Another question of power when managing for resilience is who gets to decide the resilience of what and to what? Who has power in this process of determining the desired outcomes of resilience management is important for understanding how these decisions are made [35,36]. For example, as Nadasdy [49] explains, even though native people may possess rich knowledge about their environment, power to manage the environment often lies in the hands of natural resource managers, and integrating these types of knowledge and different management perspectives is difficult. Political ecology can highlight these challenges: that some people gain while others lose in the process of resilience building, and that resilience for some people or places could lead to the loss of resilience for other social-ecological systems [8]. This is important in effective resilience-based management. As Haraway [50] explains, all knowledge is situated and there are a multiplicity of knowledges that exist, and therefore each stakeholder may have different knowledge and perspectives about how an area should be managed for resilience. Political ecology could assist natural resource managers make sense of power relationships between stakeholders. By uncovering and highlighting hierarchies of power and suppressed knowledge, it can help uncover the various situated knowledge that exists about a particular social-ecological system and how it functions. Political ecology can help natural resource managers incorporate “non-scientific” knowledge into management and planning by first showing that they exist, and second illustrating their importance to natural resource management.
Alternatively, utilizing political ecology and resilience thinking in tandem when trying to understand a social-ecological system can help enhance the ecological understanding and analysis of the system. Resilience thinking emerged from the field of ecology [14], often uses ecological terms, and aims for a thorough understanding of the ecosystems involved in management [20]. For example, resilience thinking explicitly acknowledges that different ecosystem processes occur at different rates, and that both stabilizing and destabilizing forces can be important for ecosystem function [20]. Taking into account how ecological processes may influence politics, economics, and society is important to integrate into political ecology analyses because it can provide a more thorough understanding. For example, understanding what role a long-term drought and its impacts on the ecosystem (i.e., water availability, vegetation growth, and temperature) might play in local politics or economies would be an important component for understanding the system. In empirical research, drought as an ecological process, has been shown to impact social and political processes, leading to conflict [51]. Both resilience thinking and political ecology can benefit from utilizing analytical tools from one another to address critiques in each.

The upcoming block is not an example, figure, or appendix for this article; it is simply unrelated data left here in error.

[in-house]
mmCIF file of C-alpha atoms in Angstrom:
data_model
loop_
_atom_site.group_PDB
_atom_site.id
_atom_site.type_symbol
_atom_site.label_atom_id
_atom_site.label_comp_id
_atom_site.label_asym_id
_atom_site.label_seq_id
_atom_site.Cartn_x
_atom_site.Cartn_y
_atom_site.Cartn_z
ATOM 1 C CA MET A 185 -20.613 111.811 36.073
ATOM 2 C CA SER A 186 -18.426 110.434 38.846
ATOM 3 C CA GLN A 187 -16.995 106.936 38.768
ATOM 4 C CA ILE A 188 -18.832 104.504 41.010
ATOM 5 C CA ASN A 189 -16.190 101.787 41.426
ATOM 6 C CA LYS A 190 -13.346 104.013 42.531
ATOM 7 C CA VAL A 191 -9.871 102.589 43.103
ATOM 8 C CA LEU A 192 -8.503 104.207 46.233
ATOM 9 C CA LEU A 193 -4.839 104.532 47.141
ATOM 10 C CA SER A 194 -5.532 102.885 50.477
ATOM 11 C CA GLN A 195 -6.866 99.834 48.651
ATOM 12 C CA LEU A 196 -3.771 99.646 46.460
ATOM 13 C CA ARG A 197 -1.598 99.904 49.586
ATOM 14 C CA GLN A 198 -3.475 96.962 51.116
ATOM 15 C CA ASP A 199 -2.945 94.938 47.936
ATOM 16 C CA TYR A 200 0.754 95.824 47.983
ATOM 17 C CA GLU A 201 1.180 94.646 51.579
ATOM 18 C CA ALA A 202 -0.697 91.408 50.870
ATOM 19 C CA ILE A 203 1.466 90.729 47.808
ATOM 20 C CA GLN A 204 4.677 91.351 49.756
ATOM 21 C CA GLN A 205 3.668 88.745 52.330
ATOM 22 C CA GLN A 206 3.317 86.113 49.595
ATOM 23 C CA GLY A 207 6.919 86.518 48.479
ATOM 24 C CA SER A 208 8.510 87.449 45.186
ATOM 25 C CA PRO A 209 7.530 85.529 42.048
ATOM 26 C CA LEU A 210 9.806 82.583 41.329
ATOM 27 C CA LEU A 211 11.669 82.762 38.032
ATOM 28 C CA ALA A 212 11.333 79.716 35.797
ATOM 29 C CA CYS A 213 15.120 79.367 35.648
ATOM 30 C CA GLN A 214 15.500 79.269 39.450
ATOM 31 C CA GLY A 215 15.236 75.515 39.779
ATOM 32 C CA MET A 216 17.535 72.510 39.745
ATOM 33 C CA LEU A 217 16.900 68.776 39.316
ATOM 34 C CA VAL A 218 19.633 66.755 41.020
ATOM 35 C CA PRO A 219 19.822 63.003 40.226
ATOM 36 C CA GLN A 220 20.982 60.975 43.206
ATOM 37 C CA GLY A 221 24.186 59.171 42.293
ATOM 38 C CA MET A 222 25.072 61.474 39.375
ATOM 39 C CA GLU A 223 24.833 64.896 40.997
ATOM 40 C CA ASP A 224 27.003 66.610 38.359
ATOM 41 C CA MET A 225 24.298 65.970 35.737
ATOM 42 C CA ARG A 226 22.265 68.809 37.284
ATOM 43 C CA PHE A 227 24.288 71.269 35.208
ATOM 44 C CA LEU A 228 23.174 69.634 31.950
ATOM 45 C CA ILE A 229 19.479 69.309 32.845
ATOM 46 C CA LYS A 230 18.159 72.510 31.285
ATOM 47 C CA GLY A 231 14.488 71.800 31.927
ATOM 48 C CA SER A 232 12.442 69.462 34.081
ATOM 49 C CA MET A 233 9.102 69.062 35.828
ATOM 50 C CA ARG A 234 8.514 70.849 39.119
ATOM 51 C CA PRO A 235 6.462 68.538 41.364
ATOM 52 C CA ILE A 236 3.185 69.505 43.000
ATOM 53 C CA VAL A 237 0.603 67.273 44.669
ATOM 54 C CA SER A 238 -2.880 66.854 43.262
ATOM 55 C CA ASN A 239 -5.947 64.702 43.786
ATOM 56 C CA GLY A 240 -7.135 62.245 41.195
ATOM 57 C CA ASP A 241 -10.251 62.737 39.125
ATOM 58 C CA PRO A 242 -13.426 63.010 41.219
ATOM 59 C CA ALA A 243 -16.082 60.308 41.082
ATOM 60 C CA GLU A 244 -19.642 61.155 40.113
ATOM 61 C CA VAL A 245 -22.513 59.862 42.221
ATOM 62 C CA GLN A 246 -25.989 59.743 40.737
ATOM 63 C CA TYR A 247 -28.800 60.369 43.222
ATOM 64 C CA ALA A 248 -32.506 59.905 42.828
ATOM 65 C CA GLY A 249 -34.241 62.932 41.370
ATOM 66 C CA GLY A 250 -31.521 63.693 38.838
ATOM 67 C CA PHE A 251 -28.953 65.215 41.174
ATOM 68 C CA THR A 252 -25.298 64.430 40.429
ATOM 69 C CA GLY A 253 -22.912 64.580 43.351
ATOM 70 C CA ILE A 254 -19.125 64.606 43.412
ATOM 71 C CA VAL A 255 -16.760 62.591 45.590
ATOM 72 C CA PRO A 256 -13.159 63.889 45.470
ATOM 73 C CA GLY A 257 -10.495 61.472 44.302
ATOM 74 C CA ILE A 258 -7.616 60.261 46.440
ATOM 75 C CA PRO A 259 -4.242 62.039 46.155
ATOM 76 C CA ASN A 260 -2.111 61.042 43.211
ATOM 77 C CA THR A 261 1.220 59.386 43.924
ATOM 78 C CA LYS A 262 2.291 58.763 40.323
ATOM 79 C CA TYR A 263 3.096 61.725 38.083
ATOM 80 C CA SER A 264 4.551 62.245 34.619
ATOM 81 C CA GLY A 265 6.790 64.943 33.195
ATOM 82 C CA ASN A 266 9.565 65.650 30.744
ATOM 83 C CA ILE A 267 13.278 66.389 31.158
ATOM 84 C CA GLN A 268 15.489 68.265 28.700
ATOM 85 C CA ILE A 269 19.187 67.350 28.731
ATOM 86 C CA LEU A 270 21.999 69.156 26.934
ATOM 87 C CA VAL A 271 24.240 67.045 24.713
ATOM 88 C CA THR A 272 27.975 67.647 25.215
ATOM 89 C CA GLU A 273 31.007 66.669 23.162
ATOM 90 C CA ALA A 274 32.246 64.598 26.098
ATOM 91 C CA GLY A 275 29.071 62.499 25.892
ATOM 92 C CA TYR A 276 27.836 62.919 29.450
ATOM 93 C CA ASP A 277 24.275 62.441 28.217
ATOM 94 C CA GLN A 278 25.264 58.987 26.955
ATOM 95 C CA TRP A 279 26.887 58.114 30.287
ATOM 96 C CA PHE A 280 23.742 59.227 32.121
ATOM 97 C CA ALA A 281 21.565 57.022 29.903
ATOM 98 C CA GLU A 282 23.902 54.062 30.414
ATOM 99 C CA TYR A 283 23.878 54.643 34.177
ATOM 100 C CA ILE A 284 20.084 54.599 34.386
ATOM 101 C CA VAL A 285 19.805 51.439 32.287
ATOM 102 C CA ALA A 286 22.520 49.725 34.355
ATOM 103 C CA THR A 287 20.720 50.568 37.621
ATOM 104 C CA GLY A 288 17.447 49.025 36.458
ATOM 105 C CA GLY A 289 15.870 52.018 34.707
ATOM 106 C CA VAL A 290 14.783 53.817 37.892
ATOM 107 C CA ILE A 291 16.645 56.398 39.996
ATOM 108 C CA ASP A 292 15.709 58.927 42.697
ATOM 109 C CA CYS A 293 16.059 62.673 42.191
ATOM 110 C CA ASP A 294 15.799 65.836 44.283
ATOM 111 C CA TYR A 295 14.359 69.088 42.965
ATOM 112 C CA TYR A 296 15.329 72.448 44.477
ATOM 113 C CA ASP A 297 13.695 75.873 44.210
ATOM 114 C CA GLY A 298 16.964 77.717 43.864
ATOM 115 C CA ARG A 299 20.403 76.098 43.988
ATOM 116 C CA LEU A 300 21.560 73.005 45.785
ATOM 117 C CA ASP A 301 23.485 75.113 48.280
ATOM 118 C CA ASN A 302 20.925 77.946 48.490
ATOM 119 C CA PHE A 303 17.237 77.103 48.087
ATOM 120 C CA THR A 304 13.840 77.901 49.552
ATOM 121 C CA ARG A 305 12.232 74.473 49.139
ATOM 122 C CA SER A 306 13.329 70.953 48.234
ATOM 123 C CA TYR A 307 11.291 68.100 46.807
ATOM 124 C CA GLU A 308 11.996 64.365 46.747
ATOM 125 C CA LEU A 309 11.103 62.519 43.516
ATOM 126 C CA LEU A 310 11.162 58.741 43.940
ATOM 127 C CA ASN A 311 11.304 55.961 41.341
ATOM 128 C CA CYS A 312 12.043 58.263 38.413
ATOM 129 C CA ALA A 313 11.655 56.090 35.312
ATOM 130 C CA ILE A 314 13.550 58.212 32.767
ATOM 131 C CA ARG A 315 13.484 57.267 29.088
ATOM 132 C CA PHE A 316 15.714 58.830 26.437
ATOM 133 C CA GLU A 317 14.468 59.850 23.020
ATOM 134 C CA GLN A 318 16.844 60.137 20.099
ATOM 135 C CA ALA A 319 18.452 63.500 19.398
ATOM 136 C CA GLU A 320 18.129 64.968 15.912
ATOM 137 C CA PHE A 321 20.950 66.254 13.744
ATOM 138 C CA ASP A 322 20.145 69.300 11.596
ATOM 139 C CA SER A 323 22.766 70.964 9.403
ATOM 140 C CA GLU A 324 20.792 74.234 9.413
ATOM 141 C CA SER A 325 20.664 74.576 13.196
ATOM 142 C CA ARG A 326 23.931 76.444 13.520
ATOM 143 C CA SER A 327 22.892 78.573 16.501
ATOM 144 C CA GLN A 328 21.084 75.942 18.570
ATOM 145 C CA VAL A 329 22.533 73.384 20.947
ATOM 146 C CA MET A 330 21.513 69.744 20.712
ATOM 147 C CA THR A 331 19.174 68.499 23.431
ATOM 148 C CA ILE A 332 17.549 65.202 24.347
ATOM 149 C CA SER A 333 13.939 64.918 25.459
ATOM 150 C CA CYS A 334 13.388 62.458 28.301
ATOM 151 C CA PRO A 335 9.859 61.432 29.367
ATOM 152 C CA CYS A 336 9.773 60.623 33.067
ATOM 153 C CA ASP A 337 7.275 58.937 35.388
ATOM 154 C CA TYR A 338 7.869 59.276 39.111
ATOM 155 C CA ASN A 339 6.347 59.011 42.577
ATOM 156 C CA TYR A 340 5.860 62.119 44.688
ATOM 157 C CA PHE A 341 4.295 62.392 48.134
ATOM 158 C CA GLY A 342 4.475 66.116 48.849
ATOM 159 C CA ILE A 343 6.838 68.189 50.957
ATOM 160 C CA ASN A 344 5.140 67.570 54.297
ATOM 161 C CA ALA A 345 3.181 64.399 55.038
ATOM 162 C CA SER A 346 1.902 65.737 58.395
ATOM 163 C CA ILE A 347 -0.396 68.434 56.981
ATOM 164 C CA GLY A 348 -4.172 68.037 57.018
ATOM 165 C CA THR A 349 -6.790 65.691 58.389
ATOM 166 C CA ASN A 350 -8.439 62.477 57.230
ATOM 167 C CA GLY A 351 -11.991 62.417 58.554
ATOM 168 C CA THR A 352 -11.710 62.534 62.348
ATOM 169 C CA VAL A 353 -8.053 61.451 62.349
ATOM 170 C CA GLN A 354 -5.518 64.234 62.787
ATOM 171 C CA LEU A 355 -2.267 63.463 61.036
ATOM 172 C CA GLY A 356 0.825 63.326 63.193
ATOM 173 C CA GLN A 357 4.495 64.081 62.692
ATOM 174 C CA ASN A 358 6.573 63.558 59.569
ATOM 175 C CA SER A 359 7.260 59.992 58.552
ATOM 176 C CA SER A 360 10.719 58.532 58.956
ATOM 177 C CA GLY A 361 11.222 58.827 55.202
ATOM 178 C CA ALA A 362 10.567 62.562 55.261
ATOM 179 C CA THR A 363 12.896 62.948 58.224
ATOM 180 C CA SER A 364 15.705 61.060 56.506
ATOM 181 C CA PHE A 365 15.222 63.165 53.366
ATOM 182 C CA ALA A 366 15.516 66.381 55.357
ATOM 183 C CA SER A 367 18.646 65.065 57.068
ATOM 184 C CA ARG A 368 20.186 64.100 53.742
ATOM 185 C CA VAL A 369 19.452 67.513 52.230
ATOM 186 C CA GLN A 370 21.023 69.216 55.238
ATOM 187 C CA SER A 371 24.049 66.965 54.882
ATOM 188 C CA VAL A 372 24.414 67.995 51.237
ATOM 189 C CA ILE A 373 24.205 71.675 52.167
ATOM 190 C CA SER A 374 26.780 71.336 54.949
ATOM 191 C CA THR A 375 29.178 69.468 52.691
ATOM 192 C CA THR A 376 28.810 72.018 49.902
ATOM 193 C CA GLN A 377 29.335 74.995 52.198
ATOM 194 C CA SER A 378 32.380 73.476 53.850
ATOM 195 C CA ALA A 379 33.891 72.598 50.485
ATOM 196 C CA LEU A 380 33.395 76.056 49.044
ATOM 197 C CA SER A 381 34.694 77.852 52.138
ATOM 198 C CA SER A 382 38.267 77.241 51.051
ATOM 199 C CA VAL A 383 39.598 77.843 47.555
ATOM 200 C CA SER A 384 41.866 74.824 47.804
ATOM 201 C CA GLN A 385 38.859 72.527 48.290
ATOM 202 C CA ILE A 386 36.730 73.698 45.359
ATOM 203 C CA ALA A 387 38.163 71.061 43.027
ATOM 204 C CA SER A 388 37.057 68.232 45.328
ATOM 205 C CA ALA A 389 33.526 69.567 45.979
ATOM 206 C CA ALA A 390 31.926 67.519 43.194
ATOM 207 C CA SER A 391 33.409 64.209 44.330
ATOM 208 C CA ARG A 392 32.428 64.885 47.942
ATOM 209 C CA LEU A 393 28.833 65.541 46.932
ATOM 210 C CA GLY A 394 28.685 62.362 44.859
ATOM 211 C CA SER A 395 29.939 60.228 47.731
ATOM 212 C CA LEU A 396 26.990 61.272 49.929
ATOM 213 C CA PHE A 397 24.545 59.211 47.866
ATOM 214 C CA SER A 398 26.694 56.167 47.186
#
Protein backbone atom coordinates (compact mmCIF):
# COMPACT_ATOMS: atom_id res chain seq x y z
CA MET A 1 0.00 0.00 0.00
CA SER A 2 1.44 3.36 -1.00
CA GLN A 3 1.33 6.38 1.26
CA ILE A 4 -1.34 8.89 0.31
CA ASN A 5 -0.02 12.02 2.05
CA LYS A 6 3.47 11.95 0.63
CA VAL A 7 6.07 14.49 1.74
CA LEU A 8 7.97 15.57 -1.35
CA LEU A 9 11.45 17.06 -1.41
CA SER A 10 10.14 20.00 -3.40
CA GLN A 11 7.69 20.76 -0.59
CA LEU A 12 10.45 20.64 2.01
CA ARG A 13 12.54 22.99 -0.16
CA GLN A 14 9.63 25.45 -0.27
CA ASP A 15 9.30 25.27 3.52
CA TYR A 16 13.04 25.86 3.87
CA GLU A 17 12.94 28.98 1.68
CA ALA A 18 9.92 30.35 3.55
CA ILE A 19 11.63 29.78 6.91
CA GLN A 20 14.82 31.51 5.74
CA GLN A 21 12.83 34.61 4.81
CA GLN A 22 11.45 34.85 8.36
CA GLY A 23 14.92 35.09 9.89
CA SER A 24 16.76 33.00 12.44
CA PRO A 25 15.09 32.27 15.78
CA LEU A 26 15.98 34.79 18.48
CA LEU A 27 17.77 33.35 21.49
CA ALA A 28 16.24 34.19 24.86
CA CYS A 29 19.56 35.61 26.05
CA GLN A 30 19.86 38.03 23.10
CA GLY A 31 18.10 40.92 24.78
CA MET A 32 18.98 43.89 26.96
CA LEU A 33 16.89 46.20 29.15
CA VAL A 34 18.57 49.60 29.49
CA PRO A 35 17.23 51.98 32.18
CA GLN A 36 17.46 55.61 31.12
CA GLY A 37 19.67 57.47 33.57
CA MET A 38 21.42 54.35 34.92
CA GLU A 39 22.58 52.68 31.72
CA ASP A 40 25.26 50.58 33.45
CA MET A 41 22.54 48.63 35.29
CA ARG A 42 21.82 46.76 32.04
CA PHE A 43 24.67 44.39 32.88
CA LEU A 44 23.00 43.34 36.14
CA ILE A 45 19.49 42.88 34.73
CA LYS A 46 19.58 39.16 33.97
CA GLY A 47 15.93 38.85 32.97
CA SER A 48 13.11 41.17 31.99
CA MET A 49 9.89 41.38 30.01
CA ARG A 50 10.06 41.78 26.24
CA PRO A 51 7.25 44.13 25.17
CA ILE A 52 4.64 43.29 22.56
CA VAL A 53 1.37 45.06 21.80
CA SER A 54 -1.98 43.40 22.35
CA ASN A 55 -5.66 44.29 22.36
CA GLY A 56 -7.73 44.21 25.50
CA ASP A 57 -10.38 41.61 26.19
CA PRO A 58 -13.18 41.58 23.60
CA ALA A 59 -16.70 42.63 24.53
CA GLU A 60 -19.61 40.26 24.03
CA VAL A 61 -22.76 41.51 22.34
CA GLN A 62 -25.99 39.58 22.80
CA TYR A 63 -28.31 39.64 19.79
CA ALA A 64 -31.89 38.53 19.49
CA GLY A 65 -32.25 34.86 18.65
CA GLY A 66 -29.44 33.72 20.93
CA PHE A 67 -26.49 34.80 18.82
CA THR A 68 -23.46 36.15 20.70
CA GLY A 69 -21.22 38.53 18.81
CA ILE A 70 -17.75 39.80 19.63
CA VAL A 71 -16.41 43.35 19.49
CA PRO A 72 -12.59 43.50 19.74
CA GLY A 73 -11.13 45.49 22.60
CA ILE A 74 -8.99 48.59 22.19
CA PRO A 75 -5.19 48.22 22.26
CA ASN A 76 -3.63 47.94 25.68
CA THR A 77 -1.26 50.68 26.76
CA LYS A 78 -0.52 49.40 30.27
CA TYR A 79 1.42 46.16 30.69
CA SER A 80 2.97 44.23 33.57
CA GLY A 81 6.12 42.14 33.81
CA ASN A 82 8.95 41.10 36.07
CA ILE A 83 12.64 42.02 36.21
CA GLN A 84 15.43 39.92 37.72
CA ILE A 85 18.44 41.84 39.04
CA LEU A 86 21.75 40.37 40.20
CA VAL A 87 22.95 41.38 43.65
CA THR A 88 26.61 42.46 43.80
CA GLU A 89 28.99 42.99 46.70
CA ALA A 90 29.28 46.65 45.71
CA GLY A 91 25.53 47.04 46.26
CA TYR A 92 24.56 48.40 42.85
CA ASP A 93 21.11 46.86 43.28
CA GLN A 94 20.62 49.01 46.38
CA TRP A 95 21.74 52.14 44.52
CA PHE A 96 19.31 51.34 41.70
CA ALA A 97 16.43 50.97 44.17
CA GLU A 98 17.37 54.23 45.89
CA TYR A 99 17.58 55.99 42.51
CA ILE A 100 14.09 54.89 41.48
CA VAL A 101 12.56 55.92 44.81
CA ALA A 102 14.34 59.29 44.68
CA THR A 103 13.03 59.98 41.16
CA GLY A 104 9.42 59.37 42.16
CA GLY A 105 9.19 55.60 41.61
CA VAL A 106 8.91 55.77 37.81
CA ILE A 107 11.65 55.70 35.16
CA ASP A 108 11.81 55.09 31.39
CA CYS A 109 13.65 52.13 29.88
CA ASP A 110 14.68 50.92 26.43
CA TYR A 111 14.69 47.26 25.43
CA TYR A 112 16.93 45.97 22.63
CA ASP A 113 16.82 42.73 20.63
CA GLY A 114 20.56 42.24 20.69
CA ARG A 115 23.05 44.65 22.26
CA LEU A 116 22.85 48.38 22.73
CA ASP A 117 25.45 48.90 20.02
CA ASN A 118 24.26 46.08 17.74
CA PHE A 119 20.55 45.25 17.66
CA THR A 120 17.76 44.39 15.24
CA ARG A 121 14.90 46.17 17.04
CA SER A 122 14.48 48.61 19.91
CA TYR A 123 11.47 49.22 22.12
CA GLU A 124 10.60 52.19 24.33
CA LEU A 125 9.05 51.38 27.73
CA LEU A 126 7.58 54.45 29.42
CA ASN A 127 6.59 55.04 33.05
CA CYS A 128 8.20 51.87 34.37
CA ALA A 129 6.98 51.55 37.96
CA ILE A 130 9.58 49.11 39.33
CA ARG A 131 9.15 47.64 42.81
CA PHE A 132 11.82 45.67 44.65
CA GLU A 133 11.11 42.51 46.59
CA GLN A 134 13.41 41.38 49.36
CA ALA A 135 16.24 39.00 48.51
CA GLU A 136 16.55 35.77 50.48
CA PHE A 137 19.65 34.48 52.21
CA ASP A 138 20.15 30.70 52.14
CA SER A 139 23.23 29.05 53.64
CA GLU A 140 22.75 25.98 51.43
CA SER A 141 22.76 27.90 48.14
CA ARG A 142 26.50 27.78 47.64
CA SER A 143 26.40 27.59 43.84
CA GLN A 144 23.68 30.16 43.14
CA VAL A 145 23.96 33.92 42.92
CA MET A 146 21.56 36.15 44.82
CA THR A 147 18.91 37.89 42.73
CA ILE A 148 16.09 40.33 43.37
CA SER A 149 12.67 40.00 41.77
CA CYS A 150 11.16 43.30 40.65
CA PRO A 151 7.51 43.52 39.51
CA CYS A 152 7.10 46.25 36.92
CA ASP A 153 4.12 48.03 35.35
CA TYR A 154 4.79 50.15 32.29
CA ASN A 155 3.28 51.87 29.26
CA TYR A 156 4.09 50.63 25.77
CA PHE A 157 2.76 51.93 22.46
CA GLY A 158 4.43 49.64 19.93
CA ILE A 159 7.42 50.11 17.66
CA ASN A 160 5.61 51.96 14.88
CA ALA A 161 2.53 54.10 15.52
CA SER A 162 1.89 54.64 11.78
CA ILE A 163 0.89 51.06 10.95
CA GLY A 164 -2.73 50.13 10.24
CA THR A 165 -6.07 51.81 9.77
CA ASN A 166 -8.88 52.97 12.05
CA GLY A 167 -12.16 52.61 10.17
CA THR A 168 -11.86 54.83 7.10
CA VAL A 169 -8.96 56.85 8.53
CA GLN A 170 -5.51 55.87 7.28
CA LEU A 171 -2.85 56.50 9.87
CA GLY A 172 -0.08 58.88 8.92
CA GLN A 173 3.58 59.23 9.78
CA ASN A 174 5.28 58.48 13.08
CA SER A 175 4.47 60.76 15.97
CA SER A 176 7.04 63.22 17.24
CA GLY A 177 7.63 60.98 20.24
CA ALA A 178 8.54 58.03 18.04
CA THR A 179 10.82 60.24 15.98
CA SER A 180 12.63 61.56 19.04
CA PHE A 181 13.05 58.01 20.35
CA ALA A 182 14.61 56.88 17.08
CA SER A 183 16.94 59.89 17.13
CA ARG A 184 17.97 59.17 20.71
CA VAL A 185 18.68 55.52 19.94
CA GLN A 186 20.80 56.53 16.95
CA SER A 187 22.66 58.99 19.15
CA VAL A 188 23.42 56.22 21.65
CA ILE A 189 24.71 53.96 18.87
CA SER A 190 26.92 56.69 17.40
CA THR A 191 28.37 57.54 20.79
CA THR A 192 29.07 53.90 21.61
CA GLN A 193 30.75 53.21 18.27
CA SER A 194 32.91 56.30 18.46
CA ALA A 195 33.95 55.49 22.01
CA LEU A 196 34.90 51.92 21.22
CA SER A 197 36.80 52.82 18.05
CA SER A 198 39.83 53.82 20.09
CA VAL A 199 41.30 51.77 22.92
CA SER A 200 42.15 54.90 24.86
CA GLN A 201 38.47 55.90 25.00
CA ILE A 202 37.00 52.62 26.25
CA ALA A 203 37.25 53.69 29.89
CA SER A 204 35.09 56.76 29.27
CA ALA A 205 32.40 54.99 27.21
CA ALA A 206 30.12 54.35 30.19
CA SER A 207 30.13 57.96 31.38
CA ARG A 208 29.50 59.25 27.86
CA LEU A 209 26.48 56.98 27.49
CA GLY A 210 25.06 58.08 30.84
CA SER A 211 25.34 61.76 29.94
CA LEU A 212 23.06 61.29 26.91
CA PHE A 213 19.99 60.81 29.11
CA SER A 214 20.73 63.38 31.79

6. Defining the Social-Ecology System

Political ecology may assist in defining the social-ecological system for resilience-based management. Resilience practitioners need to define the system they are working with and set boundaries. This is an involved and difficult step in resilience-based management. Cumming et al. [18] propose a research design for studying resilience which includes defining the current system, defining possible future systems, clarifying change trajectories, assessing likelihoods of alternate futures, and identifying mechanisms for change. In all these steps, understanding the system and its boundaries is incredibly important. While this may sound simple, defining the boundaries of the system is difficult for any theory, including both political ecology and resilience thinking.
However, utilizing political ecology in a resilience-based approach to natural resource management may be able to help answer such questions about how to define the system, where thresholds lie, and what factors cause a social-ecological system to shift to an alternative regime. For example, it may be impossible or unethical to induce a system to cross a threshold in order to understand where the threshold lies and what factors could cause the system to cross a threshold. However, political ecology could help uncover and assess thresholds retrospectively, through a detailed historical analysis of the system and its major components [40]. For example, in a review of empirical research, Forsyth [28] discusses how some political ecology case studies have shown that, historically, some shifting cultivators have increased biodiversity by introducing regular forest disturbance, and have thereby not caused the system to cross a threshold towards decreased biodiversity. More broadly speaking, Peterson [3] proposes that a political ecology approach to resilience could help in determining the interconnected dynamics of a system, which would then allow for an assessment of when a system is more vulnerable, or when it is most open for transformation. Here, political ecology may be used to better define the social-ecological system in order to understand what variables are changing and how that might provide an opportunity for building resilience, or understanding how the system is vulnerable to change. Additionally, political ecology draws on the field of hazards research, where management systems which may be geared to minimize risk to natural hazards can be altered by political or economic pressure [27]. This political ecology tool relates directly to resilience thinking because it examines how social-ecological systems deal with various types of shocks, which could inform how to manage such systems for resilience to hazards.